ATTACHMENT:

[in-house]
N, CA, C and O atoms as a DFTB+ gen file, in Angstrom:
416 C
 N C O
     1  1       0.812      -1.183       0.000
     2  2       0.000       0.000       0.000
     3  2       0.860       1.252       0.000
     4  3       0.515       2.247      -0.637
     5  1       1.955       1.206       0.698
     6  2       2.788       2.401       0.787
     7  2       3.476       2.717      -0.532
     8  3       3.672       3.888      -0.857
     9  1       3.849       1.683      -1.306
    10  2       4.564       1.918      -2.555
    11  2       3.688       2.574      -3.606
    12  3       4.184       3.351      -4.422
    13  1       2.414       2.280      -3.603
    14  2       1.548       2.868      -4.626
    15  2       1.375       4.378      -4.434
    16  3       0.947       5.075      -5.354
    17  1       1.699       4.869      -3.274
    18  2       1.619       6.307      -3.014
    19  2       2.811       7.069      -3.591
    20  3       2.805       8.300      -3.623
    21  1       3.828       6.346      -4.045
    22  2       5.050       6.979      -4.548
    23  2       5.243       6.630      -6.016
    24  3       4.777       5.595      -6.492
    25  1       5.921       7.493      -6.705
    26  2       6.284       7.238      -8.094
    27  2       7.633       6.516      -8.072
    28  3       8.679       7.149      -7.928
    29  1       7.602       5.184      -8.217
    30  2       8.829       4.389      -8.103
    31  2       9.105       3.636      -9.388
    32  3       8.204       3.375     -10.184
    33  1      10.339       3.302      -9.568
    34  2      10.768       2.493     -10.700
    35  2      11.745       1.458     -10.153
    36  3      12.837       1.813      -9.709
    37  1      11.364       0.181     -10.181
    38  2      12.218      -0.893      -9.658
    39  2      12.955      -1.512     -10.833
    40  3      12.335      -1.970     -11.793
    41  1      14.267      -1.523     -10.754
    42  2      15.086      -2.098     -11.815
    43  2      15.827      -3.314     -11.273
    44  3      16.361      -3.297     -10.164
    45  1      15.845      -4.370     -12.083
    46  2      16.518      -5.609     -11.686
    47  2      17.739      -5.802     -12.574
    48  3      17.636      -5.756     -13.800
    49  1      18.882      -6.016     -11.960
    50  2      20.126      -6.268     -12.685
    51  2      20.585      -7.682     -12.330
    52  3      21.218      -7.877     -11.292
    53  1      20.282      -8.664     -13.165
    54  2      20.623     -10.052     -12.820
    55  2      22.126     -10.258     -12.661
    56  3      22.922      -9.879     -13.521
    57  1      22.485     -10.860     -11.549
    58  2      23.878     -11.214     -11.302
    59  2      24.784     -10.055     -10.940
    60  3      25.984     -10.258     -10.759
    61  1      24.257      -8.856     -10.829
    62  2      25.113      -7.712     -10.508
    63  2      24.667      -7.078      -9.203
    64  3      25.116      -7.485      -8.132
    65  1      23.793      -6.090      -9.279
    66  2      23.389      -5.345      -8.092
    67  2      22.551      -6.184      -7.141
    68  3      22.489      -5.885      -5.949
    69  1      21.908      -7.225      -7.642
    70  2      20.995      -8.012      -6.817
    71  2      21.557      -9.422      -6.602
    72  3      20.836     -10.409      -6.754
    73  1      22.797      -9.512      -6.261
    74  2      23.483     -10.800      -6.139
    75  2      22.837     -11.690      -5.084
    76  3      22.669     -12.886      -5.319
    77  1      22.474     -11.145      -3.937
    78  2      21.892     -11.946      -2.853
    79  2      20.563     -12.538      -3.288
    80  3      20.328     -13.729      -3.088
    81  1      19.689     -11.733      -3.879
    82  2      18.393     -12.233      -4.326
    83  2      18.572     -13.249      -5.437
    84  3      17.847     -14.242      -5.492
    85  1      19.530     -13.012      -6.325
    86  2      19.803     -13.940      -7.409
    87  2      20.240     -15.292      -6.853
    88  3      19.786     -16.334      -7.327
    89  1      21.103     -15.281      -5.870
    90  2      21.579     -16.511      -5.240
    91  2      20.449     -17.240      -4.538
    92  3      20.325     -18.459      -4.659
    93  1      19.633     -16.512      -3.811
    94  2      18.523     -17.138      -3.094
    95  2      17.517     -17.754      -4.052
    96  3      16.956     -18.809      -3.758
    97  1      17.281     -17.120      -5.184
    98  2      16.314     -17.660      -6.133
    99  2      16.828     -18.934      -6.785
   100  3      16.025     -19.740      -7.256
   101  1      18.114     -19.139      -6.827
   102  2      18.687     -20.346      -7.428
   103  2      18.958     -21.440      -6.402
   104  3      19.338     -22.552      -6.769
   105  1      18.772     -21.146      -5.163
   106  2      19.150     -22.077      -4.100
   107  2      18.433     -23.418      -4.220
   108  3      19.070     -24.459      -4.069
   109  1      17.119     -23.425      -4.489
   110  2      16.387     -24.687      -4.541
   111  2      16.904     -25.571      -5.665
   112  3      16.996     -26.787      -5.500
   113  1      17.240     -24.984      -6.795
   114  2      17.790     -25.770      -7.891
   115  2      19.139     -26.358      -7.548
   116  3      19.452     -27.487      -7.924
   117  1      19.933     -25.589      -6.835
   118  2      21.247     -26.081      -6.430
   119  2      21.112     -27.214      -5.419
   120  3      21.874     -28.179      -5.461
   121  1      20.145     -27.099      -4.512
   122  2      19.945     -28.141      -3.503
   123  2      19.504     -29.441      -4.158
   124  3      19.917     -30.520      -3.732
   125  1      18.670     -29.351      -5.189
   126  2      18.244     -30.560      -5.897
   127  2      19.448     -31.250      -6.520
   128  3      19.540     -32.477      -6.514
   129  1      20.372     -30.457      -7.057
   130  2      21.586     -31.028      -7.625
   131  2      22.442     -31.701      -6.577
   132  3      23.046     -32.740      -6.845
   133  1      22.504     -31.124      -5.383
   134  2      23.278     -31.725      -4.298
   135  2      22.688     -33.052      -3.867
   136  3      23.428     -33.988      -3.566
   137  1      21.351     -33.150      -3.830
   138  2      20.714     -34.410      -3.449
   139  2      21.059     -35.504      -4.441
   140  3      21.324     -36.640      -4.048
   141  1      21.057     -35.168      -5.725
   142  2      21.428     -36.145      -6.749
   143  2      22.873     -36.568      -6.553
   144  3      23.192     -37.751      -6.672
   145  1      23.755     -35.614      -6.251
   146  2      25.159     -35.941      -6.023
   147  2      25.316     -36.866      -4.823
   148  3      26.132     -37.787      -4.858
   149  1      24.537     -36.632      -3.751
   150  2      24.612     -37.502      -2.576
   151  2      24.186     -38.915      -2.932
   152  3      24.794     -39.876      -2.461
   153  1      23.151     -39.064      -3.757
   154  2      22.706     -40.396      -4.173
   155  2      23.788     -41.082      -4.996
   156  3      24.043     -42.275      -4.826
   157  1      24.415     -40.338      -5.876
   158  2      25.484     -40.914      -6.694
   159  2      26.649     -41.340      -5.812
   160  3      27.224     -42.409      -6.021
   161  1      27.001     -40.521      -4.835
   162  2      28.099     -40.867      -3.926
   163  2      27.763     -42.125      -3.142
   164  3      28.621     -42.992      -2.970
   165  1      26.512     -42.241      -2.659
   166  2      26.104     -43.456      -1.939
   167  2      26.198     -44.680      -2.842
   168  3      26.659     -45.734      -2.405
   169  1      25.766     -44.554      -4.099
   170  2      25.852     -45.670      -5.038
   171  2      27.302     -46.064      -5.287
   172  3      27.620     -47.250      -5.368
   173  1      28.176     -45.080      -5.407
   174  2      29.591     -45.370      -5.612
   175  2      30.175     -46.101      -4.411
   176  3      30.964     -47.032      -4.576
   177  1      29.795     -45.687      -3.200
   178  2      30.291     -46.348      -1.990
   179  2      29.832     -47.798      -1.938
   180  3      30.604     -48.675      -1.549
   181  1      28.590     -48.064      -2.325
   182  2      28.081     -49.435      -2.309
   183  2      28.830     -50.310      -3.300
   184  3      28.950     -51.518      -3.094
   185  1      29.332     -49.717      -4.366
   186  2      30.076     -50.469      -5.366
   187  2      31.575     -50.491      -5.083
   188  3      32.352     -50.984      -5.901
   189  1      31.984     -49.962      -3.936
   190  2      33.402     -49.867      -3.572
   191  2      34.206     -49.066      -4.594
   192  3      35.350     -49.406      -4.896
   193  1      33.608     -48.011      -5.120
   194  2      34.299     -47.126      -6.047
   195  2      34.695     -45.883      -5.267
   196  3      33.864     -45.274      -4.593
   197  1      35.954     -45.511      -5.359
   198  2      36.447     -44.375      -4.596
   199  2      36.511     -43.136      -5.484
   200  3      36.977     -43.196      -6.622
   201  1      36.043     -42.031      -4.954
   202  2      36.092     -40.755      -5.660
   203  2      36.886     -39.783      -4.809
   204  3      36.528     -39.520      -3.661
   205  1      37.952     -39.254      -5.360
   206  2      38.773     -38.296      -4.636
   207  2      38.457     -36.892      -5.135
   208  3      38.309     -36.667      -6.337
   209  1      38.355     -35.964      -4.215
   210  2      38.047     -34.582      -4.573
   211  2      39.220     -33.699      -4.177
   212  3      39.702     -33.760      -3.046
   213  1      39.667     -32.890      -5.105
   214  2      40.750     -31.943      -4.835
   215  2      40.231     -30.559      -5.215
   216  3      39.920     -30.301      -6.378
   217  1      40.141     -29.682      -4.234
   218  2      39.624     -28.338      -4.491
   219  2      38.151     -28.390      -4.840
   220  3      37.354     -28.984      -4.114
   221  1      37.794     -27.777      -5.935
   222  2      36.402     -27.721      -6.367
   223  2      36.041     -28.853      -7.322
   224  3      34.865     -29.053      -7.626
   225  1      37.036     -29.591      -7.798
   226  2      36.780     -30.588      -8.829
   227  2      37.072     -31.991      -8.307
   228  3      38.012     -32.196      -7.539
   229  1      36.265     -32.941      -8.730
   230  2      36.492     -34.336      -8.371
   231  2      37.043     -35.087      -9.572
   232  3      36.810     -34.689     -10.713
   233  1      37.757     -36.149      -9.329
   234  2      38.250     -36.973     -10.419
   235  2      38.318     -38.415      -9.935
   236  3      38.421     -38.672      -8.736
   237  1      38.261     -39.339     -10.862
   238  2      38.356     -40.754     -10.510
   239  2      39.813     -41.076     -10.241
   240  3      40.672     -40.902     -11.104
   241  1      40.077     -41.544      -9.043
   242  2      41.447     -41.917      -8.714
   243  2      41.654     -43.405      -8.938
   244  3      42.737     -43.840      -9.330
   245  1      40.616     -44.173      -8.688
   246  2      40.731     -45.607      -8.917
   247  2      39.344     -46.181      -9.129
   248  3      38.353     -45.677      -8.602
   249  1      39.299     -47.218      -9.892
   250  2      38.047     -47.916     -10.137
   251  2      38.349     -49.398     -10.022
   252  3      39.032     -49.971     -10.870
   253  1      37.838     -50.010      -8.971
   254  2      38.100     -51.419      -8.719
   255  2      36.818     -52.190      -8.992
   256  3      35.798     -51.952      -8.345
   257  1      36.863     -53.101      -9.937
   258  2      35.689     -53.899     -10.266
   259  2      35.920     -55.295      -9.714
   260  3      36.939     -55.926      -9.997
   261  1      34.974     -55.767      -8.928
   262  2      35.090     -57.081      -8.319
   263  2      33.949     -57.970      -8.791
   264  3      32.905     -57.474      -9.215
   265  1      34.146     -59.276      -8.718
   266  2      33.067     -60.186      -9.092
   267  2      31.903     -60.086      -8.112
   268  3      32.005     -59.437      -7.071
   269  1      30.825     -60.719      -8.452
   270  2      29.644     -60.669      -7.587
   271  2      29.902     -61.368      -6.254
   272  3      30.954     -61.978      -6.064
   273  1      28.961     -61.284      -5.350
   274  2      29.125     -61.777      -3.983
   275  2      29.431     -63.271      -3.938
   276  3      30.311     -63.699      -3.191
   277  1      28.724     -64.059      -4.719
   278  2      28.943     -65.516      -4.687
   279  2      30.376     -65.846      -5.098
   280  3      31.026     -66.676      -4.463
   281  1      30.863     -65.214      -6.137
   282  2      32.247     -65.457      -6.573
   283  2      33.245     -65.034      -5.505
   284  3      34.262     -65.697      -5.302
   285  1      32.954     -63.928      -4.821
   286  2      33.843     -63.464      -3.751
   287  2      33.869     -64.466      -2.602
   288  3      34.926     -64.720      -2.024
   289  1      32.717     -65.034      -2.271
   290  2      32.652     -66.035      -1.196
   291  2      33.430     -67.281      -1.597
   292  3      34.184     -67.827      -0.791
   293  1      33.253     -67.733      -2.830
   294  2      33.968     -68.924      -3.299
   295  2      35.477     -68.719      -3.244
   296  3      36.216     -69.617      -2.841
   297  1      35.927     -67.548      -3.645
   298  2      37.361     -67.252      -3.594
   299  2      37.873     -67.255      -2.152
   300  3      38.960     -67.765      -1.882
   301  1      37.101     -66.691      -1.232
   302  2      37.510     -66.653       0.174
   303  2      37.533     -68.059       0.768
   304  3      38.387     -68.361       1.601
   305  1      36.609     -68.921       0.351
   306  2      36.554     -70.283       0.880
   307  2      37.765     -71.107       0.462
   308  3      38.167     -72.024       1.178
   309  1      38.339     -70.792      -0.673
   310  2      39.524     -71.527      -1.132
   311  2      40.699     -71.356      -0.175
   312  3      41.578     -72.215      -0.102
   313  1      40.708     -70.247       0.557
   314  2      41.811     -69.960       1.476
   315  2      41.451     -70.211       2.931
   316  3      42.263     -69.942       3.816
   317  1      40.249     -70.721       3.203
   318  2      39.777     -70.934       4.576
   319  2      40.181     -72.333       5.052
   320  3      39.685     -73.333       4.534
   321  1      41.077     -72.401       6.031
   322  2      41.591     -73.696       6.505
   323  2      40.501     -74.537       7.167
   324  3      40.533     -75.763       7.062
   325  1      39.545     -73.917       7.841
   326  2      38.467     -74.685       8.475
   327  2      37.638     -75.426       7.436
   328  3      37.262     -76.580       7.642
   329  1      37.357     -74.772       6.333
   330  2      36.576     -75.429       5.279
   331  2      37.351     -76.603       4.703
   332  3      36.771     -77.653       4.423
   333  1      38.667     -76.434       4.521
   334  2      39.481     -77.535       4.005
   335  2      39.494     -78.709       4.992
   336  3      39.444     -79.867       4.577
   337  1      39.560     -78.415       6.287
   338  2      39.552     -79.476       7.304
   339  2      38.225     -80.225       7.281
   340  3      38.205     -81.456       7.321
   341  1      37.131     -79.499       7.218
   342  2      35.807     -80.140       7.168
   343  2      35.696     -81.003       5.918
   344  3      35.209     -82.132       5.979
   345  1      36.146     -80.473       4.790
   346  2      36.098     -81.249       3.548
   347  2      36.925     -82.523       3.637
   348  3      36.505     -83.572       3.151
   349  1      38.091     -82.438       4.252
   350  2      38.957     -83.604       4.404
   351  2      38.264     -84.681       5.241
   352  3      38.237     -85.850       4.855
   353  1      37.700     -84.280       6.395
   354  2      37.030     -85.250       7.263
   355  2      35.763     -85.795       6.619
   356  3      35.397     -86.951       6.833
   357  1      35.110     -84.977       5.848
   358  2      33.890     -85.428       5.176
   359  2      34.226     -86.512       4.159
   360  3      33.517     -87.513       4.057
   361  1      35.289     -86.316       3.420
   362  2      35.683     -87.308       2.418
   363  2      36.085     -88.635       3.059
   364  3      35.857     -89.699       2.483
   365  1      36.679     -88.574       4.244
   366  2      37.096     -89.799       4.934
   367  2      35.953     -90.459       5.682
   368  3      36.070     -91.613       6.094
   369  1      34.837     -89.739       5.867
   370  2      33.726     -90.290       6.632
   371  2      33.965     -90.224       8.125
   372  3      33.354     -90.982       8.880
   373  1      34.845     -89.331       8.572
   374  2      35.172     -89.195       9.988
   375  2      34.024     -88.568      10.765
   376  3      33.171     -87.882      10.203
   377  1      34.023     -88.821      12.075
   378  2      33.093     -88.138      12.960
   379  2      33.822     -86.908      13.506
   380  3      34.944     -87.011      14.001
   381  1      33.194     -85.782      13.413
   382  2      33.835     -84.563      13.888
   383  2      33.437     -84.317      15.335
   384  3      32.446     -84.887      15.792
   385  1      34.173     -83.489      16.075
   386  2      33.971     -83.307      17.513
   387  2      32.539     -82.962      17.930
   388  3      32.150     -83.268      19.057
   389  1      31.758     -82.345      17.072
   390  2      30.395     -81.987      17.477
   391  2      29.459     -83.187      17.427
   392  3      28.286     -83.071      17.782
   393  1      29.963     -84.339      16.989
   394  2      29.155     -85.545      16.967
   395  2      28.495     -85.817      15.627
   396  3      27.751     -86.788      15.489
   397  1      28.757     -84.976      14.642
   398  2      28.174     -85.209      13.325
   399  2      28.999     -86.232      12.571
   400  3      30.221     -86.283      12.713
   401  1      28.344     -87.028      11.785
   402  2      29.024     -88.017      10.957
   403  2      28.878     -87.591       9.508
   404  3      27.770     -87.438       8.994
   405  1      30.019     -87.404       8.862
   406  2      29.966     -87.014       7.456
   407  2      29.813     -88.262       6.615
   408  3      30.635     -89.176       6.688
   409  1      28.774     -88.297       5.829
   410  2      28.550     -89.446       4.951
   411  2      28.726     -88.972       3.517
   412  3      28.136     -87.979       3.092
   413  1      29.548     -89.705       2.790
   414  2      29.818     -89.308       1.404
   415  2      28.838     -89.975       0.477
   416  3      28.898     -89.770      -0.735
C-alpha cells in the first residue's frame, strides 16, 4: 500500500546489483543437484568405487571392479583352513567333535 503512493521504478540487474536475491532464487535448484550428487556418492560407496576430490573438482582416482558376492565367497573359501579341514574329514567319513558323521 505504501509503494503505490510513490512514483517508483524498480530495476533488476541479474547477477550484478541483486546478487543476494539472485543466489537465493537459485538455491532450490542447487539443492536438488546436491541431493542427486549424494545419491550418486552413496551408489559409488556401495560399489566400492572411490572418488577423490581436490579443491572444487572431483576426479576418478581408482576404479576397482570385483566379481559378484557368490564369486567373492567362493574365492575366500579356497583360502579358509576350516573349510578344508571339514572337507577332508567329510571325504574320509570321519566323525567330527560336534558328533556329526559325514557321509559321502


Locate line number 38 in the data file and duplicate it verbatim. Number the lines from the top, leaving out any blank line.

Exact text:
    34  2      10.768       2.493     -10.700